7.62x54r "sniper" ammunition


Did anyone besides the USSR/Russia make a dedicated “sniper” cartridge in 7.62x54r?



AKMS, good question.
Finland made plenty of “Match” cartridges which served as sniper ammo. Also there is such ammo in military packing saying “Tarkkuuspatruuna” (D166p projectile) made by Sako.
The Czechs had some with a stamp on the box saying “Odst.” which was explained to me to be sniper ammo.
Following the Yugoslav color codes and the purple PA which stands for sniper ammo there should be also a sniper cartridge if they did not change the meaning (have seen such a cartridge).


The head stamp from this round is 188 82
There is written on the label in German, “sporting rounds”.
The ammo comes from East Germany. Well I don’t know if the ammo came from Russia or loaded in the former DDR with Russian components.

Perhaps EOD or Hans knows more.



Dutch, these are match cartridges made in the USSR by LVE in Novosibirsk.


… and are SAID to be Nationale Volksarmee surplus, originally for sniper units use.


I wonder how this has worked since the 7N1 at 9.7 gram projectile weight was adjusted to the Dragunov (SVD) sights and the match cartridges from LVE range at 13 grams.
The Russian MIA is using the match cartridges for their bolt action sniper rifles but there the sights are suitable for the projectile weight. The GDR had in 7.62x54R only the SVD.



thank you for those facts, then I can take hearsay: “… and are SAID to be …” out of my files. Do you have an idea whom they had the 9,7g projectiles for?


It was implied by the seller that this one may have had “sniper” applications. I’m not much up on this caliber so thought I’d give it a shot here…

Headstamp looks to be “21” over “72”.

These come in what I think is a (12) round string tied treated paper package with a slip of paper that might be some form of “quality control” tag.

Any confirmation of the load, origin, etc. would be great.




thank you for those facts, then I can take hearsay: “… and are SAID to be …” out of my files. Do you have an idea whom they had the 9,7g projectiles for?[/quote]

Hans the 7N1 was developed with 9.7 gram to be exchangeable with regular LPS cartridges in case no sniper ammo was on hand. So the trajectories had to match.
Also noticebale is that the “new” (adopted in 1999) 7N14 SNB sniper AP cartridge is a sniper and MG cartridge. This is underlining the “dual use” and the concept behind a standard projectile weight.


Dave your’s is a Hungarian “heavy ball” which is a MG cartridge for “indirect fire”. So unless the Hungarians had special sniper rifles (no SVDs then, they came later) adapted to the heavy projectile I tend to believe that this is just a MG cartridge.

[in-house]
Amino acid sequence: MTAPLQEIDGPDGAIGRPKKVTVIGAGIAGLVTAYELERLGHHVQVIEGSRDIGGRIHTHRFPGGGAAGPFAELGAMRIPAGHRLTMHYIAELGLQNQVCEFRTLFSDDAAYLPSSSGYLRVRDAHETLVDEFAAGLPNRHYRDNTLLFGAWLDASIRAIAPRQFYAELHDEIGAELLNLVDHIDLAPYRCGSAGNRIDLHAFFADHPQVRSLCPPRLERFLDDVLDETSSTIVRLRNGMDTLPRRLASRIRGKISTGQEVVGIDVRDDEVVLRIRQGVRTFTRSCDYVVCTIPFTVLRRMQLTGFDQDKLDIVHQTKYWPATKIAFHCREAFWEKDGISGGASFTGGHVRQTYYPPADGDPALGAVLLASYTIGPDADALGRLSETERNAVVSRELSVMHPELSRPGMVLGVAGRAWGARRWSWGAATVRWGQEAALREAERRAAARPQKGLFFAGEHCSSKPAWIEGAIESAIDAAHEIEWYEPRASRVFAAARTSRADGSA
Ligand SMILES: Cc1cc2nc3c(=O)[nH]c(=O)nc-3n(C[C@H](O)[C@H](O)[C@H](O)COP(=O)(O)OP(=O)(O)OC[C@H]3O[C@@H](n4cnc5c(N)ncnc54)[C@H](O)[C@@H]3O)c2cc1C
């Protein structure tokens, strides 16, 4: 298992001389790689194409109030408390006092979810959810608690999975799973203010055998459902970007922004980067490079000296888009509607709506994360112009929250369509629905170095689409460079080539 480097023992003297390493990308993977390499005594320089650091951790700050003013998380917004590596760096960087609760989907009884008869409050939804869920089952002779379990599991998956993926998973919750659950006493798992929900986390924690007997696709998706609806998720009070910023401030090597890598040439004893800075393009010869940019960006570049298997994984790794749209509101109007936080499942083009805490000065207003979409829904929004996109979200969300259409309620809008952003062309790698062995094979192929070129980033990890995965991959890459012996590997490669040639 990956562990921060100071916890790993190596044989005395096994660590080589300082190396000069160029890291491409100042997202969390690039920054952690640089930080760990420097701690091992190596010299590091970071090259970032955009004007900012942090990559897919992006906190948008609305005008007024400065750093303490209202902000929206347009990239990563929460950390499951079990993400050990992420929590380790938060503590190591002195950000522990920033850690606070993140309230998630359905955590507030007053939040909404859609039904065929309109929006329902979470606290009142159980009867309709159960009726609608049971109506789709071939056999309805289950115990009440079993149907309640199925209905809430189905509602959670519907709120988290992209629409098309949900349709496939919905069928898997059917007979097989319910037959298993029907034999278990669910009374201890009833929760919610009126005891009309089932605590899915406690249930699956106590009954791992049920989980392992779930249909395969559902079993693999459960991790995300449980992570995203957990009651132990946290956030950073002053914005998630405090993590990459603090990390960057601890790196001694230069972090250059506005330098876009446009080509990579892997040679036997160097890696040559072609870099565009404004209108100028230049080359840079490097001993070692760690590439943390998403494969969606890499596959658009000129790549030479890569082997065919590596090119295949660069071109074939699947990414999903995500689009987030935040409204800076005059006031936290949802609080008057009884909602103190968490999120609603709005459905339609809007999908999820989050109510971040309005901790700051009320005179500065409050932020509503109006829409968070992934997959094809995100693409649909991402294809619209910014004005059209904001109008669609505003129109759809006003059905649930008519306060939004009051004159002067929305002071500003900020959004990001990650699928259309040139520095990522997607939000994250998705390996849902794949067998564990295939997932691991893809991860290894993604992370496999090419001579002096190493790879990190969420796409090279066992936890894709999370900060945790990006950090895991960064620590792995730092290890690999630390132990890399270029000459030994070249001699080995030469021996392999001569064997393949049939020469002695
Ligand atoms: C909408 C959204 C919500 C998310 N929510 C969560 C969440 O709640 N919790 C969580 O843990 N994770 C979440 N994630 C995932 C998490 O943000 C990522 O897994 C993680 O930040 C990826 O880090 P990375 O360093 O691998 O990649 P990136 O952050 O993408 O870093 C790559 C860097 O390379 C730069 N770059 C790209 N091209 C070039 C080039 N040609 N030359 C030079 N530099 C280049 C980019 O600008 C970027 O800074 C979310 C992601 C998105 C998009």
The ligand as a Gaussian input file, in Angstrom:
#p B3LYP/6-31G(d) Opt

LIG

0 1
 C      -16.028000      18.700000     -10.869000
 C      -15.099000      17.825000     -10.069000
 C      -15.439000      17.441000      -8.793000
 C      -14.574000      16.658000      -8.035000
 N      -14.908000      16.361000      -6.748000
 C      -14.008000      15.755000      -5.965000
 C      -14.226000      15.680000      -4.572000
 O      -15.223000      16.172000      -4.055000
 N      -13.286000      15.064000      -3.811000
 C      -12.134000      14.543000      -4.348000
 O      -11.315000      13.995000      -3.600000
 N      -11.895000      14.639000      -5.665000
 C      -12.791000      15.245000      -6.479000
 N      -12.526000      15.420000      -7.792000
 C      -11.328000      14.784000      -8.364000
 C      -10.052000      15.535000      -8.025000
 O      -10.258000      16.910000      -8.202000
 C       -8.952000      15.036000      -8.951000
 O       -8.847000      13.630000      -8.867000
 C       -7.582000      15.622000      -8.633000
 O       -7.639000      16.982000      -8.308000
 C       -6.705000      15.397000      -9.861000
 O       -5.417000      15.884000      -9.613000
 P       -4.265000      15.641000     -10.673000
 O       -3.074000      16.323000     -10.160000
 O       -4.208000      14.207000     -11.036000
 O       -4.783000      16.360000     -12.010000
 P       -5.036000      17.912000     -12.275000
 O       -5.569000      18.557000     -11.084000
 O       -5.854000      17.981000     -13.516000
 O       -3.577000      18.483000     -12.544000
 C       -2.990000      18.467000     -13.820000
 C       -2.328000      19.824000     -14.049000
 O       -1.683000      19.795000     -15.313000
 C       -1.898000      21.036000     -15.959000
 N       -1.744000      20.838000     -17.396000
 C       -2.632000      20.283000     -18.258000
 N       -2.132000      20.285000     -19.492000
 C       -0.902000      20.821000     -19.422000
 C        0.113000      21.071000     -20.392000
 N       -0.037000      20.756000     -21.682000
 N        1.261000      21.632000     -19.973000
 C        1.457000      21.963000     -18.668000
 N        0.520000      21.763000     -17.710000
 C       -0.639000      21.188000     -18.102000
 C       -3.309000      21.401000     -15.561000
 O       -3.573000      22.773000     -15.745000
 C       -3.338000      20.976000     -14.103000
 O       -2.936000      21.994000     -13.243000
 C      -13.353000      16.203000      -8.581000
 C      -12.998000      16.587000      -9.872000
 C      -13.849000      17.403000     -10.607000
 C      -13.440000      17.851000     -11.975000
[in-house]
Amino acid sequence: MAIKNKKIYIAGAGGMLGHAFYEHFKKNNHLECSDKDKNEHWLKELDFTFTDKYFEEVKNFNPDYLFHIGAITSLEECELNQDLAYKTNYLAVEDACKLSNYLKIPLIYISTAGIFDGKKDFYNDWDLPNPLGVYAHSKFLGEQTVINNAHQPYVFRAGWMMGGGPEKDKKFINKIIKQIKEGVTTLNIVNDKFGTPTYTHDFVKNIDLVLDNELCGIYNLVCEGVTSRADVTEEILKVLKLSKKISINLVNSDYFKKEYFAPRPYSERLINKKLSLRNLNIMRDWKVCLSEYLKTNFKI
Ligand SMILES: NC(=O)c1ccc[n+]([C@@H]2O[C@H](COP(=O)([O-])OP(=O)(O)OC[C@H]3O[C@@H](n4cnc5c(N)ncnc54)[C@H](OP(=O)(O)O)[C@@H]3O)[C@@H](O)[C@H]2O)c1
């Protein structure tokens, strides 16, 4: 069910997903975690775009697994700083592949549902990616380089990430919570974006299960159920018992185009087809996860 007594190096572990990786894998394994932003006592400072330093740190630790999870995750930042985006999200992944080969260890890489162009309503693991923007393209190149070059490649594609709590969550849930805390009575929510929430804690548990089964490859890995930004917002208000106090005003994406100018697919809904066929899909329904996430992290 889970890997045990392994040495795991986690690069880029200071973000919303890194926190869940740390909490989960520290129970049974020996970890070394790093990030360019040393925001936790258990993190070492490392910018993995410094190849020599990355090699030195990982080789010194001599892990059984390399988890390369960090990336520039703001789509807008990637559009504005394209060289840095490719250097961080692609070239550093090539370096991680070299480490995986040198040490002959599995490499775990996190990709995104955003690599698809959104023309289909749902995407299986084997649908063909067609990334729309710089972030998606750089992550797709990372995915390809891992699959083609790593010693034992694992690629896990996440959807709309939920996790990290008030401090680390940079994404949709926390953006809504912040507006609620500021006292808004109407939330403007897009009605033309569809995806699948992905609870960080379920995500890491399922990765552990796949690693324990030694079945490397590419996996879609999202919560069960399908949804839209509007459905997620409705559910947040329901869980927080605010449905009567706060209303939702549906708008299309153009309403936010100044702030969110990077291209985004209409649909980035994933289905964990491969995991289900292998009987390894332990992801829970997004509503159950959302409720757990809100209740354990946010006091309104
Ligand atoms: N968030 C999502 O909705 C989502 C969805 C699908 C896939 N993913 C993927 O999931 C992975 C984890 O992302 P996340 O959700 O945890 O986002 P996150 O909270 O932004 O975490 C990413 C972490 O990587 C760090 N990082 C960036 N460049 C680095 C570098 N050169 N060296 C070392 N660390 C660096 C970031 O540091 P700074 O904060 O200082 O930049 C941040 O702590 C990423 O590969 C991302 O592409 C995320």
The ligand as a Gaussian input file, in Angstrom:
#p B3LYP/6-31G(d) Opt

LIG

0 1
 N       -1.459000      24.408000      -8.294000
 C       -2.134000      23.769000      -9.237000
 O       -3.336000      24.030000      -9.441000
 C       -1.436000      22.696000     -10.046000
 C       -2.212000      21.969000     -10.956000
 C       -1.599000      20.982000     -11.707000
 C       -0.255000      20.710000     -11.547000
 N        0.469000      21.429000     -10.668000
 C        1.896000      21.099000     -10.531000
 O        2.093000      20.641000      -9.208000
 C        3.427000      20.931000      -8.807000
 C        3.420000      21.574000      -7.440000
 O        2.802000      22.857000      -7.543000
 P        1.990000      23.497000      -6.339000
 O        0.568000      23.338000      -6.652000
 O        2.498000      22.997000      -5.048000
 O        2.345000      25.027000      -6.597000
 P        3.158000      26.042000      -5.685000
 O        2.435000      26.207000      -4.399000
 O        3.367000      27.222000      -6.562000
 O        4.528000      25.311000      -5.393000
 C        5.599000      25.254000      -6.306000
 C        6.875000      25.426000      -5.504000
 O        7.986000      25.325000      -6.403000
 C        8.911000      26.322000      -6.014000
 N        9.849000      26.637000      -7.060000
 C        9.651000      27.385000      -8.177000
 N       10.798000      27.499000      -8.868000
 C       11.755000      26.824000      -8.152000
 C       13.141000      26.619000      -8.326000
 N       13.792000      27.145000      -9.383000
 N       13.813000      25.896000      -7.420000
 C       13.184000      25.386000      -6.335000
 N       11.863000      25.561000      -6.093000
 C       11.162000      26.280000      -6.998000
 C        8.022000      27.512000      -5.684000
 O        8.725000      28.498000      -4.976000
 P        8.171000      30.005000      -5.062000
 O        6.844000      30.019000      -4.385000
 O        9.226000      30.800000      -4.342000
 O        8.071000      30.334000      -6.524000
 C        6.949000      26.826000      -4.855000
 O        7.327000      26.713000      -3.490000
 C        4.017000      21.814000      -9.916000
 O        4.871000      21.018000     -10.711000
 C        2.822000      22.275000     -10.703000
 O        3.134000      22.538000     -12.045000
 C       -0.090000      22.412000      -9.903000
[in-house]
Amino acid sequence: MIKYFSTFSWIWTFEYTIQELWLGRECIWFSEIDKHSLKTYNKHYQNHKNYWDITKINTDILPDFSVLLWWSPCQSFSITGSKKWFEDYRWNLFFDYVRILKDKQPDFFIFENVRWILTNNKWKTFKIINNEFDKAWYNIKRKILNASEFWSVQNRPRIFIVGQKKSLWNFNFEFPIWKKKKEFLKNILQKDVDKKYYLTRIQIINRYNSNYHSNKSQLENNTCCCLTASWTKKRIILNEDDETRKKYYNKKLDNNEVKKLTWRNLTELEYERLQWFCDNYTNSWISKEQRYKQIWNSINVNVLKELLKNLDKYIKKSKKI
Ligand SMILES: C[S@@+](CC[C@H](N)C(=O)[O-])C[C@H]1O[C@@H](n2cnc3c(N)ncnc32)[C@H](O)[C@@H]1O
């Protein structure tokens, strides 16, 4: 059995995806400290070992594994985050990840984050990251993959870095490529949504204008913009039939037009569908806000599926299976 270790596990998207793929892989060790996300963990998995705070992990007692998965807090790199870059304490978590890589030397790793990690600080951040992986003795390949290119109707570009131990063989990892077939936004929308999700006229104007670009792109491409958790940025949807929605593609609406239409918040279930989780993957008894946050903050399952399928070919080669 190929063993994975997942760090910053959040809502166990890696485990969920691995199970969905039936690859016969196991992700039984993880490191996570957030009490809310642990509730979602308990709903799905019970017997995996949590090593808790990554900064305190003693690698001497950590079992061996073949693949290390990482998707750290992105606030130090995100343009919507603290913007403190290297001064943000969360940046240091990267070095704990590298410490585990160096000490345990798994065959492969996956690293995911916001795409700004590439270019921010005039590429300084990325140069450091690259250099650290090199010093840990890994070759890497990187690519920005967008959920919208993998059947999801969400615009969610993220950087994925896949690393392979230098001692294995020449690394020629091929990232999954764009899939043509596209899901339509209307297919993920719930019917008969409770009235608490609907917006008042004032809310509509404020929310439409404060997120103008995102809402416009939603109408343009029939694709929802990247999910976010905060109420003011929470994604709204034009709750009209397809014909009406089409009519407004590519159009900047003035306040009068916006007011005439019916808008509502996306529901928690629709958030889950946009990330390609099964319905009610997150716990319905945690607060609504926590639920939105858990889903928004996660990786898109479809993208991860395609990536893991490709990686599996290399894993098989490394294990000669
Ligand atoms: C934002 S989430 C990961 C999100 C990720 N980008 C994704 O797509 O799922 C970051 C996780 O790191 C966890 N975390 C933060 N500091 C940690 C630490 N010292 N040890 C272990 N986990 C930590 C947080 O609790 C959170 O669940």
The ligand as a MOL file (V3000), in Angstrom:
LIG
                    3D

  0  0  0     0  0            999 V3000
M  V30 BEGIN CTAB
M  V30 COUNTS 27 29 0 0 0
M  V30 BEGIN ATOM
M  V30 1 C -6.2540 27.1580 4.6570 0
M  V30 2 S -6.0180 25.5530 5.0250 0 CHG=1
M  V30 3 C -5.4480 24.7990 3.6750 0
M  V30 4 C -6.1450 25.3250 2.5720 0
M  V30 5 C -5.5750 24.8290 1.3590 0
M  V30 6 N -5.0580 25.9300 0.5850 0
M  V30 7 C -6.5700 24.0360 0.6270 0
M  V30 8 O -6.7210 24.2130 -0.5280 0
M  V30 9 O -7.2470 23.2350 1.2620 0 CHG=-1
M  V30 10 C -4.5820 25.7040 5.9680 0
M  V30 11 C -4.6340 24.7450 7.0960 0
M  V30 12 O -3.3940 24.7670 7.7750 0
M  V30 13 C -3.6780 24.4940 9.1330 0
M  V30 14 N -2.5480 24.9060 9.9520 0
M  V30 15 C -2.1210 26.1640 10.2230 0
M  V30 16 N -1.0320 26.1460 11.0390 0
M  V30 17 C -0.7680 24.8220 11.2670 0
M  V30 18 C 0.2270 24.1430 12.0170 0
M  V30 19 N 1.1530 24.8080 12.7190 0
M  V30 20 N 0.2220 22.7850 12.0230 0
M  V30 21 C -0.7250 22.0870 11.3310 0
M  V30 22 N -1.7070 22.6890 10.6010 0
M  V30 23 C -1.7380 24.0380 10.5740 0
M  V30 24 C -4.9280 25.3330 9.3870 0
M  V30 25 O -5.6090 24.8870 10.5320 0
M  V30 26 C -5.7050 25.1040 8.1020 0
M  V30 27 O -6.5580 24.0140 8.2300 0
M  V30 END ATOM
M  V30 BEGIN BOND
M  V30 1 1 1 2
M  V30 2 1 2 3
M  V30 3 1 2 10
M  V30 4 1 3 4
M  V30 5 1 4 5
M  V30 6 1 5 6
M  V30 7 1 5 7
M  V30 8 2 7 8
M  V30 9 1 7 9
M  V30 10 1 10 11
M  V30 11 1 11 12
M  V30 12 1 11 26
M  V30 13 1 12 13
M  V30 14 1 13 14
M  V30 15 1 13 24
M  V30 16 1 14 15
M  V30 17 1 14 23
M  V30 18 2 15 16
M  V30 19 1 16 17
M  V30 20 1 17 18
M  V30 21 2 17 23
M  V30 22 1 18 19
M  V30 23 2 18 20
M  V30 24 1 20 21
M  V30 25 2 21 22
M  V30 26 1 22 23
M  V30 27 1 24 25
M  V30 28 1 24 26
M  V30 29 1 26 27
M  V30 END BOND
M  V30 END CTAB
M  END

Thanks, EOD,

Yup. forgot to add it in my post, but I had this one as Matravideki Femmuvek Sirok, Hungary, Boat Tail, Heavy Ball which sounded like it ought to be a standard load and assumed the “sniper” part to be a bit of “sales hype”. A nice “purty” color tipped round, none the less…




Funny how things work out! I had just scanned this round with a 21 73 headstamp, then I saw your post and the replies. Now I don’t have to do any research on it!


I once saw this ammunition advertised on an online auction site as “sniper” ammo brought back from the Vietnam War.



This heavy steel core bullet was made in Bakony Művek, Veszprém. It was used for machine-guns mixed with other types.





You list the factory with the code 21 as “Bakony Művek, Veszprém”

In the headstamp section of the IAA website Factory 21 is listed as “Mátravidéki Fémmüvek Sirok, Hungary”. Is this an error? Since it appears that you are located at Veszprém, the factory should be just around the corner from you! Could you please let us all know the complete factory name and address.


The IAA Site is probably a typographical error originally. The number “23” is Matrafem," not 21. It might have even been my error, as I did one of the original lists for the IAA - in fact, several lists. The IAA list needs a lot of corrections and additions. Some of the lists from the Eastern Bloc cartridges were based on information before the Warsaw Pact fell apart. We have learned a whole lot about East European ammunition since then.

IAA needs a committee or someone with the time and inclination (not me!) to make this list his own and keep it up to date and get it corrected. I made a list of corrections once, certainly not complete, but nothing was done with it to my knowledge and I did not keep a copy of it, as felt no need to.

The list as it is is not up to IAA Standards, in my humble opinion. I say that as someone originally involved in it, but like I say, there have been a jillion new headstamps show up since then, and we have much more information now than we had even two or three years ago.

John Moss


I have the same box like Dutch have but I have 2 more different …



In Veszprém the ammunition factory was founded on 1st September 1939 under the name Magyar Lőszerművek Rt. During the WWII the following calibers were produced here: 9mm Luger, 9mm Mauser Export, 8x56R Mannlicher. At the end of the WWII the withdrawing German army took away the machines of the factory, that is why the production stopped for a while. On the headstamps of the ammunitions made in Magyar Lőszerművek the “ML(monogram)” sign was shown.

Production started again in 1951, when the factory worked under the name Bakony Művek Rt. Bakony Művek used code “21” from 1951-1989. During this period they produced the following calibers: 7.62x54R, 7.62mm Tokarev, 7.62x39, 9mm Makarov, 12,7x108(?). In 1989 they produced 5.56mm NATO ammunition as well, which headstamp was V 9.

Mátravidéki Fémművek used code “23”, and Andezit Művek worked in Jobbágyi used code “22”. There also was a factory in Téglás, where 12.7x108, and 14.5x114 ammunitions were produced with code “25”.


Magyar Löszermüvek History and P (Hirtenberger) Headstamp Questions


Thank you very much for the information.